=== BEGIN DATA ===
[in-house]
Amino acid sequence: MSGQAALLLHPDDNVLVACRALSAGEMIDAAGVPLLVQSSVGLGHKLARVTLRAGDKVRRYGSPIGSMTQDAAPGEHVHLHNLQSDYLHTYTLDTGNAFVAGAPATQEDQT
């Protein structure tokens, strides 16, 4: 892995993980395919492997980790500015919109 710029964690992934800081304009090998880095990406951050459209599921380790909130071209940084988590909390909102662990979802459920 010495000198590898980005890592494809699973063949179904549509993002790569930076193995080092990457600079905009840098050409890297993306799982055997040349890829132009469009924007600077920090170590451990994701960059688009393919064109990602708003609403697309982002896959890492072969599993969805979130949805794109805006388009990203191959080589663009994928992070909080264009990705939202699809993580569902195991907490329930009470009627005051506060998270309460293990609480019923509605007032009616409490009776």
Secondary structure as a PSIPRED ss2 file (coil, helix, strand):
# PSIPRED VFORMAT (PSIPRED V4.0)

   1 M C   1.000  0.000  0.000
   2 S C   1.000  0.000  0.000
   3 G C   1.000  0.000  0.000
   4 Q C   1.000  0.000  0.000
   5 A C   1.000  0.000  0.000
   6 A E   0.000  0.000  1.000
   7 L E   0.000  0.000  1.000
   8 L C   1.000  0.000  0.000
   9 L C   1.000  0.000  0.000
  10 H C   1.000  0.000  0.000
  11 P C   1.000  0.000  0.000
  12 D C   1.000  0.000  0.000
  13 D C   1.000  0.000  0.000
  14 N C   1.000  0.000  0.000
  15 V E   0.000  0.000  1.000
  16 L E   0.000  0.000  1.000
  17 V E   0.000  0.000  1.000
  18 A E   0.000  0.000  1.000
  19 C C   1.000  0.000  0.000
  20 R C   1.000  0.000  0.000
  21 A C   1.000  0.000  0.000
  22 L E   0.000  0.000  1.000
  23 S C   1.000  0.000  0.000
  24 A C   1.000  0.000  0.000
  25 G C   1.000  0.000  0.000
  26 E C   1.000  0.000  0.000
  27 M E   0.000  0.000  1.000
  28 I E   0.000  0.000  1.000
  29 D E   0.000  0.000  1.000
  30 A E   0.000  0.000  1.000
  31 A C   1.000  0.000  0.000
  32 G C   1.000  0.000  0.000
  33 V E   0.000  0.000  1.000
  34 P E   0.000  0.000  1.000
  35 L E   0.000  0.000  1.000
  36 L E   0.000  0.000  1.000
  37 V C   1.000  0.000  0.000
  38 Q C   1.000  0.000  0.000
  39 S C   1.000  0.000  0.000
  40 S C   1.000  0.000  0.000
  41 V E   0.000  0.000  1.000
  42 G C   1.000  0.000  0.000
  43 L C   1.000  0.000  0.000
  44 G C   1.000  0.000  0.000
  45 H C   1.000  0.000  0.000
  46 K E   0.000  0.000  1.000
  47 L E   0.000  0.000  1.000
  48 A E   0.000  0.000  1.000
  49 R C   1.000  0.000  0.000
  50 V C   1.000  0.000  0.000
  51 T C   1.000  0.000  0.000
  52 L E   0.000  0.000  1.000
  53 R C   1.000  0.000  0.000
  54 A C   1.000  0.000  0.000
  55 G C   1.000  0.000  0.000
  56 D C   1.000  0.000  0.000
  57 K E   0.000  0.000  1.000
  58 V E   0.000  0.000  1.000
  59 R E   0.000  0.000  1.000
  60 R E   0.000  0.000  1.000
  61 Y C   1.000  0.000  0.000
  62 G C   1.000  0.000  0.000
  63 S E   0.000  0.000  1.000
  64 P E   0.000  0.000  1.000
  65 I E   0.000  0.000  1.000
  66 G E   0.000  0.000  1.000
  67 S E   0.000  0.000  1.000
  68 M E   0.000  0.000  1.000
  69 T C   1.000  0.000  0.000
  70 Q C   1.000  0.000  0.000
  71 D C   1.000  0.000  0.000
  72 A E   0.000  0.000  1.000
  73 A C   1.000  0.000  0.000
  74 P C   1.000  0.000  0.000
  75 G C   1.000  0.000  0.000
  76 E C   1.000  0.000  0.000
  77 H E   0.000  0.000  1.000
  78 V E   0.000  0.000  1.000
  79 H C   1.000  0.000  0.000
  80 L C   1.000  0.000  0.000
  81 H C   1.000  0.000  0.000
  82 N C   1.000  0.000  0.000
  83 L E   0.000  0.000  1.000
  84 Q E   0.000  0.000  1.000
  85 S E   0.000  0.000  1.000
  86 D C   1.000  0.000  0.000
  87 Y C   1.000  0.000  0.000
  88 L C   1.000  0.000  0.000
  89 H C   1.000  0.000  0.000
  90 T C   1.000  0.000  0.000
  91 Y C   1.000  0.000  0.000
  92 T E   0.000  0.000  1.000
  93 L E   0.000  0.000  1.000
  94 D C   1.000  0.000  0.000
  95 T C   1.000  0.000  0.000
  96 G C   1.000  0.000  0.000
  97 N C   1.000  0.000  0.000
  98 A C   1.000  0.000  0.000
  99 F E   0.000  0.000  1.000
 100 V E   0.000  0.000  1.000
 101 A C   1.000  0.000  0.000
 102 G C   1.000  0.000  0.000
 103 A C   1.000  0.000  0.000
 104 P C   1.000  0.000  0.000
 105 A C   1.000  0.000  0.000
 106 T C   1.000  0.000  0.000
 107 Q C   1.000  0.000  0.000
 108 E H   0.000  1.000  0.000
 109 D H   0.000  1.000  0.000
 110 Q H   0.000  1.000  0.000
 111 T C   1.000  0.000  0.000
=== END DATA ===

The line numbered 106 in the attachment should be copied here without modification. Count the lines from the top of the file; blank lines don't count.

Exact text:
 101 A C   1.000  0.000  0.000